A teacher from a nearby school speaks into a microphone as he stands at a podium in the plaza next to the school. Students in costume re-enact a scene from the Peruvian Chilean conflict with a backdrop of the cathedral as their scenery.

Perhaps the bitterness of the Chilean-Peruvian conflict has to do with being a victim of defeat. Tacna’s return to Peru was a gift from Chile, not won through conflict. There was no closure for Tacneños, no act that they can claim as a victory achieved through their own efforts. Perhaps this is why Día de Tacna has become such an important day: it allows Tacneños to reclaim their Peruvian identity.

A street in the middle of Tacna during the anniversary. People mill about and pose for photos next to the artwork made out of colored sawdust on the road.

When I first stood on a sidewalk a year ago and witnessed the celebrations for Día de Tacna, tears stung my eyes. Instead of the endless talks of war and military might, I watched the women of Tacna bearing the largest Peruvian flag I had ever seen down the street. Young girls in crisp, white dresses and hatsthrew bougainvillea petals from woven baskets. The president of Peru, Martín Vizcarra, walked among the people, shockingly exposed to the crowds, sending a mix of both love and hate at his nodding head. I looked up, and on each balcony and rooftop there were families waving and looking down at the crowd below. There was so much joy and so much pride in being Peruvian that the pain of wars lost and betrayals born faded into history. I felt my own sense of pride as an inhabitant of this city and witnessed the vibrancy of life in my friends and neighbors.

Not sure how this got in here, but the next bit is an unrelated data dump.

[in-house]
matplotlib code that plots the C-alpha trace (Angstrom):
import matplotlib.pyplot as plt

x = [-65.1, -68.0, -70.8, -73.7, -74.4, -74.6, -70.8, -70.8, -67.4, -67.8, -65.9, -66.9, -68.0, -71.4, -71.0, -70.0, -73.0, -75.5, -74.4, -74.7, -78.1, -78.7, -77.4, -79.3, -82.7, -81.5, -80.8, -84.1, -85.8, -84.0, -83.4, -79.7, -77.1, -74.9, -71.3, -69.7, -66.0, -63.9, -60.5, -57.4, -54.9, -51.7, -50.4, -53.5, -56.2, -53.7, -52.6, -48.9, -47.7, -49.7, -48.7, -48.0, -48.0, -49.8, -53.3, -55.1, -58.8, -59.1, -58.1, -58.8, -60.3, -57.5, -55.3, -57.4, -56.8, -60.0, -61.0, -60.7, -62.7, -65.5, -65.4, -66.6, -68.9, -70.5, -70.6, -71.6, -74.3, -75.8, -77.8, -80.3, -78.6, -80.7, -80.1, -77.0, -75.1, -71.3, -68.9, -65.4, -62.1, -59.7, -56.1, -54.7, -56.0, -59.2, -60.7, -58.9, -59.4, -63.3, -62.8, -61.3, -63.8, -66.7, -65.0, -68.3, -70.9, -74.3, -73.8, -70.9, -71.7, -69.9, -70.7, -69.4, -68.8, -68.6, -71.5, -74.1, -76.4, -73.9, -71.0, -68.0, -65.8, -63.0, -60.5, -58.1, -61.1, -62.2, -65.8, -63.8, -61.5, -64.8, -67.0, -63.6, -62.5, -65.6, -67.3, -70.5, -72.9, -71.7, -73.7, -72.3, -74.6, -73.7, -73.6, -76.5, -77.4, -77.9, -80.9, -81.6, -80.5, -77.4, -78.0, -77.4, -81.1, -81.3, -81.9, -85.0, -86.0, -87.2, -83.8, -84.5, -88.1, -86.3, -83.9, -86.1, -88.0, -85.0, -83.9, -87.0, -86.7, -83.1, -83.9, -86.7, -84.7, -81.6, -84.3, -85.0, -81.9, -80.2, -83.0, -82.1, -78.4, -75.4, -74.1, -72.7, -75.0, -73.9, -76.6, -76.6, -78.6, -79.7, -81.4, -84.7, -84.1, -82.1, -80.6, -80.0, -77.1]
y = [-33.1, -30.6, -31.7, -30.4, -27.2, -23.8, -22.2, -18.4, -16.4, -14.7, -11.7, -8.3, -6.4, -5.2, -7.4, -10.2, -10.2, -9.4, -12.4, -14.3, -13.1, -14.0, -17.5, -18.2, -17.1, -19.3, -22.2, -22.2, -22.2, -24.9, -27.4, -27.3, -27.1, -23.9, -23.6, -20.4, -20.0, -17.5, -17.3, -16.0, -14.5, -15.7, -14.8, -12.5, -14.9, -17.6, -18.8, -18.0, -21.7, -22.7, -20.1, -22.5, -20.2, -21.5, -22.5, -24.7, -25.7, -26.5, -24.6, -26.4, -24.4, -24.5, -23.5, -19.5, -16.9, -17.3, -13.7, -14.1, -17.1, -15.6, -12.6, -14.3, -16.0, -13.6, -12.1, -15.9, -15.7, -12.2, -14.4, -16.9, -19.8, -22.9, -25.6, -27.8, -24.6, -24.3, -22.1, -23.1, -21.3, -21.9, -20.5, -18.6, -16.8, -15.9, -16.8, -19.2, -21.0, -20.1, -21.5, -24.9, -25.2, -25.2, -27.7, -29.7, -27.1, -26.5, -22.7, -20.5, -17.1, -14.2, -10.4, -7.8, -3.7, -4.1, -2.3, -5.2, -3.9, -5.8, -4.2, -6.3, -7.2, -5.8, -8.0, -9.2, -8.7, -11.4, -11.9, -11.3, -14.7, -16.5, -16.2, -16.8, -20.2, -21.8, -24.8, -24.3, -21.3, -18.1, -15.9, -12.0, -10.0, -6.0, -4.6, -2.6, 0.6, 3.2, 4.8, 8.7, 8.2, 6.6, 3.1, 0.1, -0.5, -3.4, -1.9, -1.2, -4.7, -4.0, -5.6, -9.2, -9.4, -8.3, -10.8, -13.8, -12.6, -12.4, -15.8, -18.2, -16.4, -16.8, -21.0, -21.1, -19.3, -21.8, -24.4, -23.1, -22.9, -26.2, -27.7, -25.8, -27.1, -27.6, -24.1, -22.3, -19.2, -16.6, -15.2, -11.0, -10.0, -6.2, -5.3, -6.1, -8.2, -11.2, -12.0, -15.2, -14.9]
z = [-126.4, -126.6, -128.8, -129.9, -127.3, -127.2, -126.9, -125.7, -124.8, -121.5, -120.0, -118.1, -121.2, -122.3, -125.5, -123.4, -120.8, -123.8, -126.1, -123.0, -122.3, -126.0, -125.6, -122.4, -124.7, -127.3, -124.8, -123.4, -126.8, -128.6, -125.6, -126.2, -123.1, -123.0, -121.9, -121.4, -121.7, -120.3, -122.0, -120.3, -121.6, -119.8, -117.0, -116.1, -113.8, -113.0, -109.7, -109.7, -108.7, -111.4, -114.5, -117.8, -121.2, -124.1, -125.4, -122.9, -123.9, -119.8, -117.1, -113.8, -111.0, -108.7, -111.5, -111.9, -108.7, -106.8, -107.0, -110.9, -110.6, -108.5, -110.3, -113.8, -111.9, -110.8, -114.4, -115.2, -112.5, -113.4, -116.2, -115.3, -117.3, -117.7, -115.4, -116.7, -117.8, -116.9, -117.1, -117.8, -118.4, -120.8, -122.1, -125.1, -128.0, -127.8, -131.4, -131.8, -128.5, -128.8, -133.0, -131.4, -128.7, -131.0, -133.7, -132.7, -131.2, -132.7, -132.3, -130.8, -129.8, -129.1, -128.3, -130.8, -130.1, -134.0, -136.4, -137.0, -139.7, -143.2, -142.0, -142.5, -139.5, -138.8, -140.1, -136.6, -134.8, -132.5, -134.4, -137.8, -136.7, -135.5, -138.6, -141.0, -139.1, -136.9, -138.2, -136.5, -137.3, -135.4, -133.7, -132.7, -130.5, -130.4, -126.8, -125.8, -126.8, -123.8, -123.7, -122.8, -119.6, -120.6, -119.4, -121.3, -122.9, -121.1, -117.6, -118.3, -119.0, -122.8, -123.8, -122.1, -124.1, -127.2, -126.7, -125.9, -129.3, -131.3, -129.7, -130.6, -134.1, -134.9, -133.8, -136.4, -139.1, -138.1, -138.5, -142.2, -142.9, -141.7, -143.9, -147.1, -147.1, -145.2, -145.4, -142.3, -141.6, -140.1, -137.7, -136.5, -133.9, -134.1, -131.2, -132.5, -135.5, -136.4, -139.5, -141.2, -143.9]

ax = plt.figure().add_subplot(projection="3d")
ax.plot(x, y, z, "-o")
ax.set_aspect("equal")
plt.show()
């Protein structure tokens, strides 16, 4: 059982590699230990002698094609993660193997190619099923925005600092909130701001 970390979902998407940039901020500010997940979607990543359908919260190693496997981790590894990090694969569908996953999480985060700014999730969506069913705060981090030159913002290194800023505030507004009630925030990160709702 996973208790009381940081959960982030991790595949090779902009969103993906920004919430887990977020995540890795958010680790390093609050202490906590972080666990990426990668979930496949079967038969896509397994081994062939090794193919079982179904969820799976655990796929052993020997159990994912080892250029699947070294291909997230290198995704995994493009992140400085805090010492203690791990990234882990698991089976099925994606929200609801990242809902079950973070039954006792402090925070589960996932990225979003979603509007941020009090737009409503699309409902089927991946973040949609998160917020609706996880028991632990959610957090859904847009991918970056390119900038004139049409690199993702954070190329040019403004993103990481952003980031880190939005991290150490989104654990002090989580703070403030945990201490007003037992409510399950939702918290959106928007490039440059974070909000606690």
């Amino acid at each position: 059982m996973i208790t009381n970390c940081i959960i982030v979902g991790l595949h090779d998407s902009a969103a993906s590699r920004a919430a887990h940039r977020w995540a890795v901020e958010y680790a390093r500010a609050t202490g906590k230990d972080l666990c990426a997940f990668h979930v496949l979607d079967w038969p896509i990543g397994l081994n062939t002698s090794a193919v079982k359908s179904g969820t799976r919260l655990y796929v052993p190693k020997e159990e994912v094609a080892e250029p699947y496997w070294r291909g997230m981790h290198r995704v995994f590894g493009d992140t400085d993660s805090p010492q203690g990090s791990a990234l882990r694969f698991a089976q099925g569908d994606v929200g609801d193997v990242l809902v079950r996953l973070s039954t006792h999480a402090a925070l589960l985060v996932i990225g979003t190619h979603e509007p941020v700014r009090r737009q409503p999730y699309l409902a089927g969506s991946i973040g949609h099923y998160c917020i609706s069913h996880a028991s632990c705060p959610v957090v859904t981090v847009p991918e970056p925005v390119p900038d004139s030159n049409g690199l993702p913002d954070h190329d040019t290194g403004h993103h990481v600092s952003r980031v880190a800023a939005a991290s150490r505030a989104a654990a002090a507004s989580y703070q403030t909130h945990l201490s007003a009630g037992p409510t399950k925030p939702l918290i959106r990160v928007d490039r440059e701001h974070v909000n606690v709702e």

Now, as I have witnessed my second Día de Tacna, my vision of a Tacna no longer stuck in the past seems more and more possible. I hope that as generations of Tacneños learn and grow that this city continues to celebrate its pride and leave the pain of the past behind, with eyes towards to the future.

Small girls in white dresses and hats carry baskets of bougainvillea flowers as they march in the parade.
Atop a tall building, spectators dump many yellow and burgundy balloons onto the crowds below.
A group of girls stand together, their backs to the photography. In uniform and with bougainvillea flowers in their hair they sing as a woman in a white, traditional dress sings as well to the crowd of students, teachers, and neighbors.
A photo of three pairs of feet. Yellow and burgundy confetti litters the ground.
A photo of one of the churches in the center of the city shows a long Peruvian flag hanging from the bell tower. Spectators watch from the roof.
One of the sawdust artworks on the street reads "Club Union" the name of a local team.
An artist touches up her sawdust artwork that depicts heroic figures and the famous arch of Tacna.
A photo of spectators walking down the street. Sawdust decorations read Feliz aniversario and red roses with green stems.
A sawdust artwork reads "Bienvenido President" (Welcome President!)
A photo of the parade. The largest Peruvian flag is carried by the women of Tacna. Yellow and purple confetti rain down from the sky.
Another photo of the women of Tacna carrying the Peruvian flag.
A photo of the main plaza. Groups of spectators mill about. A large Peruvian flag and a Tacna flag blow in the wind.

Originally published at www.jvcwithcamila.blogspot.com